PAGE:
In both 1991 and 1992, the number of days required to reach 90% interception of PAR decreased with increasing plant density (Fig. 2).  It ranged from 36 to 60 in 1991 and from 34 to 44 in 1992.  For the treatments TC90 and TC270, the time course of light interception was similar in 1991 and 1992.  However, for TC10 and TC30, canopy establishment took fewer days in 1992 than in 1991.  Maximum light interception was about 99% in both years and did not depend on plant density (data not shown).

Figure 3.  Fraction of photosynthetically active radiation (PAR) intercepted by the canopy of hemp crops versus thermal time (base 2C) from emergence.

        In sowing date experiments carried out during three years, the use of thermal time allowed the accounting of nearly all of the variance in the time course of PAR interception caused by different years and sowing dates (van der Werf et al. 1995a).  However, for the experiments reported here, the expression of canopy establishment as a function of thermal time from emergence revealed a pronounced difference: canopy establishment was slower in 1992 than in 1991 for all densities (Fig. 3).  Thermal time (base 2C) required to reach 90% interception of PAR ranged from 265 to 537Cd in 1991 and from 460 to 613Cd in 1992.  In order to compare the 1991 and 1992 results to those obtained in the sowing date experiments (van der Werf et al. 1995a) and in earlier plant density experiments (Meijer et al. 1995), thermal time from emergence to 90% interception of PAR by the canopy was expressed as a function of plant density (Fig. 4).  For this comparison, a base temperature of 0C was used, as the results of the sowing date experiments and the earlier plant density experiments were available as a function of thermal time with a base of 0C.  Previous results (except for those obtained in 1989) are more in line with the results obtained in 1991 than 1992.  In the latter year, rate of canopy establishment expressed as a function of thermal time was slower, in particular for TC90 and TC270 (Fig. 4).  This possibly was the result of the high evaporative demand in May 1992 (Fig. 1), which may have caused water stress, slowing down leaf area expansion in the high-density treatments where demand for water was larger.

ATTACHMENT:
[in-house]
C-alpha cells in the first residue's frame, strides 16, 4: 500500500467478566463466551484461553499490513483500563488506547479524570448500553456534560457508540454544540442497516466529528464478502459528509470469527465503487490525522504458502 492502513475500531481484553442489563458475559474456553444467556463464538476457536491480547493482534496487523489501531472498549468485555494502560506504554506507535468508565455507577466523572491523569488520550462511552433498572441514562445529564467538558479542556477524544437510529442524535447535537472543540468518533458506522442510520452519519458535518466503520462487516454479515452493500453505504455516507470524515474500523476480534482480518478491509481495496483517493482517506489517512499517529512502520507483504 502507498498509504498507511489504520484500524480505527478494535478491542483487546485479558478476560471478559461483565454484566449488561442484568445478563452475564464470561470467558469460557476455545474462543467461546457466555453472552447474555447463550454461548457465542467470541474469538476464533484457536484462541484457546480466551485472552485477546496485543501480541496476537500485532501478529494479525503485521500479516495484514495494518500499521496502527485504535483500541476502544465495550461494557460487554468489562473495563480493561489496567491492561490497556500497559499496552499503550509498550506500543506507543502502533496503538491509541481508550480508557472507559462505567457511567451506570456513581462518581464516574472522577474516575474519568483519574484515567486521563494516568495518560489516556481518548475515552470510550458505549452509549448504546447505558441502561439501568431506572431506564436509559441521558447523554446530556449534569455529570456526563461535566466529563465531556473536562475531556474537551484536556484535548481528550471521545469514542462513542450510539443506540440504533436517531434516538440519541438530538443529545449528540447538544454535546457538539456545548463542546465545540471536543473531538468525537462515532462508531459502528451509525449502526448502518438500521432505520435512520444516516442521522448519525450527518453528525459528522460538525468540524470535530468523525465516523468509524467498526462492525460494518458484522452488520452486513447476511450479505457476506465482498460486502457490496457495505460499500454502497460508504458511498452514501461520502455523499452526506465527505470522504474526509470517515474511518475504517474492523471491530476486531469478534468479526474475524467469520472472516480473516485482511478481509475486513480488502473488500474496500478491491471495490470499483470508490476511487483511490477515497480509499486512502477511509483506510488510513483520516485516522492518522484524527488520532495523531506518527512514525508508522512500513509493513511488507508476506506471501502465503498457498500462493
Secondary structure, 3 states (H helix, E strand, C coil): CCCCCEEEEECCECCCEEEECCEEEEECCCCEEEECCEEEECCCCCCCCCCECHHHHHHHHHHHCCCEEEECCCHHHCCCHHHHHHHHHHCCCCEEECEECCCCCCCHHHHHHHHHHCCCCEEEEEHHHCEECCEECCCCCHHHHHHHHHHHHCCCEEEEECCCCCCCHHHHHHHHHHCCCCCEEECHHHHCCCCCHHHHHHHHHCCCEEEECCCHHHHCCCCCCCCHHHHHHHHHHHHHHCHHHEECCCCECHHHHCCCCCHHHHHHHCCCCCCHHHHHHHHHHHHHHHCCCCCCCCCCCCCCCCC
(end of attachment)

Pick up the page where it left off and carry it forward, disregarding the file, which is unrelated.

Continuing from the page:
Figure 4.  The relationship between thermal time (base 0C) required from emergence to 90% interception of photosynthetically active radiation (PAR) and log10 of plant density of hemp crops.

Figure 5.  Fraction of photosynthetically active radiation (PAR) intercepted by the canopy of hemp crops versus days from emergence during canopy senescence.

Figure 6.  Fraction of photosynthetically active radiation (PAR) intercepted by the canopy of hemp crops versus thermal time (base 2C) from flowering.

Flowering and senescence
        In 1991 and in 1992, flowering date was later with increasing plant density.  For TC10, TC30, TC90 and TC270, dates of 75% flowering were respectively 9, 14, 19 and 22 August in 1991 and 14, 19, 20 and 26 August in 1992.
        A plot of canopy light interception post-flowering as a function of time from emergence reveals that in both years the onset of decline of light interception depends in a similar way on plant density: the higher the plant density, the later light interception starts declining (Fig. 5).  When canopy light interception is expressed as a function of thermal time from 75% flowering, differences due to plant density disappear, except for TC10 in 1992 (Fig. 6).  So the effect of plant density on the date of onset of senescence apparently resulted mainly from differences in flowering date associated with differences in plant density.  At 400Cd after flowering, light interception of all treatments (except for TC10 in 1992) is still approximately 95% or more, afterwards it starts declining, reaching 70% at approximately 700Cd post-flowering (Fig. 6).

Conclusions
        These experiments have shown major effects for plant density on rate of canopy establishment and flowering date.   The timing of the onset of senescence does not depend on plant density, but depends on flowering date only.  Provided flowering date is known or can be predicted, these data can be used to account for the effect of a wide range of plant densities in the simulation of the course of light interception by a hemp crop.

Acknowledgements
        The author thanks M. Wijlhuizen, J.A.A. de Schutter and H. van der Hoek for technical support in the field and data analysis.

References